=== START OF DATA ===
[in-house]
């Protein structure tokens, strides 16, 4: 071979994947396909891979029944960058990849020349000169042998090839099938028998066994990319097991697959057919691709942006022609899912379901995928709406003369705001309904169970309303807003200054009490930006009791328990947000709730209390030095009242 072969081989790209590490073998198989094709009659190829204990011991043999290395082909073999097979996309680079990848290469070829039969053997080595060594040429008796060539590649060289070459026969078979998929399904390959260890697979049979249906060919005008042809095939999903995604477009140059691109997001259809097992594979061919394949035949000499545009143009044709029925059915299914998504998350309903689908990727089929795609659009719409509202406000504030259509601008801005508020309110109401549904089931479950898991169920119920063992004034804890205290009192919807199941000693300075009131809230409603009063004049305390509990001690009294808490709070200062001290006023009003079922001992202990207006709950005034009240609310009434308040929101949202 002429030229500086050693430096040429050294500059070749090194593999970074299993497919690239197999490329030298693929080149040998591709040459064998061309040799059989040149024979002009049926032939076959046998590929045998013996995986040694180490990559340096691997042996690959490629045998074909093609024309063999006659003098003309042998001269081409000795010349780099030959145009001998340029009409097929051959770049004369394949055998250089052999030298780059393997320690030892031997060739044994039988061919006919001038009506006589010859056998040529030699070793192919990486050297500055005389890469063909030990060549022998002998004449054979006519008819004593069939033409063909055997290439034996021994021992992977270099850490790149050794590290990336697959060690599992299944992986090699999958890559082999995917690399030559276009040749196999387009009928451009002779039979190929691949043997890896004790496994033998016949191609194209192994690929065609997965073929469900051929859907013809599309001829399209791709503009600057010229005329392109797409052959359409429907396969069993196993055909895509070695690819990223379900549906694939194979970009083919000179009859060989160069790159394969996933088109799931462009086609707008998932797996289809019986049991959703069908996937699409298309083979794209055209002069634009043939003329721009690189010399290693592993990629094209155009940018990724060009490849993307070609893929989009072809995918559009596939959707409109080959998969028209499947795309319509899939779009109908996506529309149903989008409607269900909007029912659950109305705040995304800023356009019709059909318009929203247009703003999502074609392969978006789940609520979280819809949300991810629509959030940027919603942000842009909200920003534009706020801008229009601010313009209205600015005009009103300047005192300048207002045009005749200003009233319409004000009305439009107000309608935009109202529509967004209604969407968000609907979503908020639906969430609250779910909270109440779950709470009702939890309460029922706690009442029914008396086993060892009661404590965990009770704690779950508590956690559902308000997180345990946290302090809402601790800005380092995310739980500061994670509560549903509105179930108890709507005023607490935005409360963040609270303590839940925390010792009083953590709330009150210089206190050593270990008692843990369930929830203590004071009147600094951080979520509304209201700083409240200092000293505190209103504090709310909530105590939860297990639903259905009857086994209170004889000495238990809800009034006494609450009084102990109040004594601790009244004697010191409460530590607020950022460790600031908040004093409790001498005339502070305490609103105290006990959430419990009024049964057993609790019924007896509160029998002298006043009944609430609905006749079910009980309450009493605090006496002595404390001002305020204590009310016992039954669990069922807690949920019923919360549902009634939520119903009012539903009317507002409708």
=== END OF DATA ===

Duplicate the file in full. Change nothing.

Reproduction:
[in-house]
């Protein structure tokens, strides 16, 4: 071979994947396909891979029944960058990849020349000169042998090839099938028998066994990319097991697959057919691709942006022609899912379901995928709406003369705001309904169970309303807003200054009490930006009791328990947000709730209390030095009242 072969081989790209590490073998198989094709009659190829204990011991043999290395082909073999097979996309680079990848290469070829039969053997080595060594040429008796060539590649060289070459026969078979998929399904390959260890697979049979249906060919005008042809095939999903995604477009140059691109997001259809097992594979061919394949035949000499545009143009044709029925059915299914998504998350309903689908990727089929795609659009719409509202406000504030259509601008801005508020309110109401549904089931479950898991169920119920063992004034804890205290009192919807199941000693300075009131809230409603009063004049305390509990001690009294808490709070200062001290006023009003079922001992202990207006709950005034009240609310009434308040929101949202 002429030229500086050693430096040429050294500059070749090194593999970074299993497919690239197999490329030298693929080149040998591709040459064998061309040799059989040149024979002009049926032939076959046998590929045998013996995986040694180490990559340096691997042996690959490629045998074909093609024309063999006659003098003309042998001269081409000795010349780099030959145009001998340029009409097929051959770049004369394949055998250089052999030298780059393997320690030892031997060739044994039988061919006919001038009506006589010859056998040529030699070793192919990486050297500055005389890469063909030990060549022998002998004449054979006519008819004593069939033409063909055997290439034996021994021992992977270099850490790149050794590290990336697959060690599992299944992986090699999958890559082999995917690399030559276009040749196999387009009928451009002779039979190929691949043997890896004790496994033998016949191609194209192994690929065609997965073929469900051929859907013809599309001829399209791709503009600057010229005329392109797409052959359409429907396969069993196993055909895509070695690819990223379900549906694939194979970009083919000179009859060989160069790159394969996933088109799931462009086609707008998932797996289809019986049991959703069908996937699409298309083979794209055209002069634009043939003329721009690189010399290693592993990629094209155009940018990724060009490849993307070609893929989009072809995918559009596939959707409109080959998969028209499947795309319509899939779009109908996506529309149903989008409607269900909007029912659950109305705040995304800023356009019709059909318009929203247009703003999502074609392969978006789940609520979280819809949300991810629509959030940027919603942000842009909200920003534009706020801008229009601010313009209205600015005009009103300047005192300048207002045009005749200003009233319409004000009305439009107000309608935009109202529509967004209604969407968000609907979503908020639906969430609250779910909270109440779950709470009702939890309460029922706690009442029914008396086993060892009661404590965990009770704690779950508590956690559902308000997180345990946290302090809402601790800005380092995310739980500061994670509560549903509105179930108890709507005023607490935005409360963040609270303590839940925390010792009083953590709330009150210089206190050593270990008692843990369930929830203590004071009147600094951080979520509304209201700083409240200092000293505190209103504090709310909530105590939860297990639903259905009857086994209170004889000495238990809800009034006494609450009084102990109040004594601790009244004697010191409460530590607020950022460790600031908040004093409790001498005339502070305490609103105290006990959430419990009024049964057993609790019924007896509160029998002298006043009944609430609905006749079910009980309450009493605090006496002595404390001002305020204590009310016992039954669990069922807690949920019923919360549902009634939520119903009012539903009317507002409708």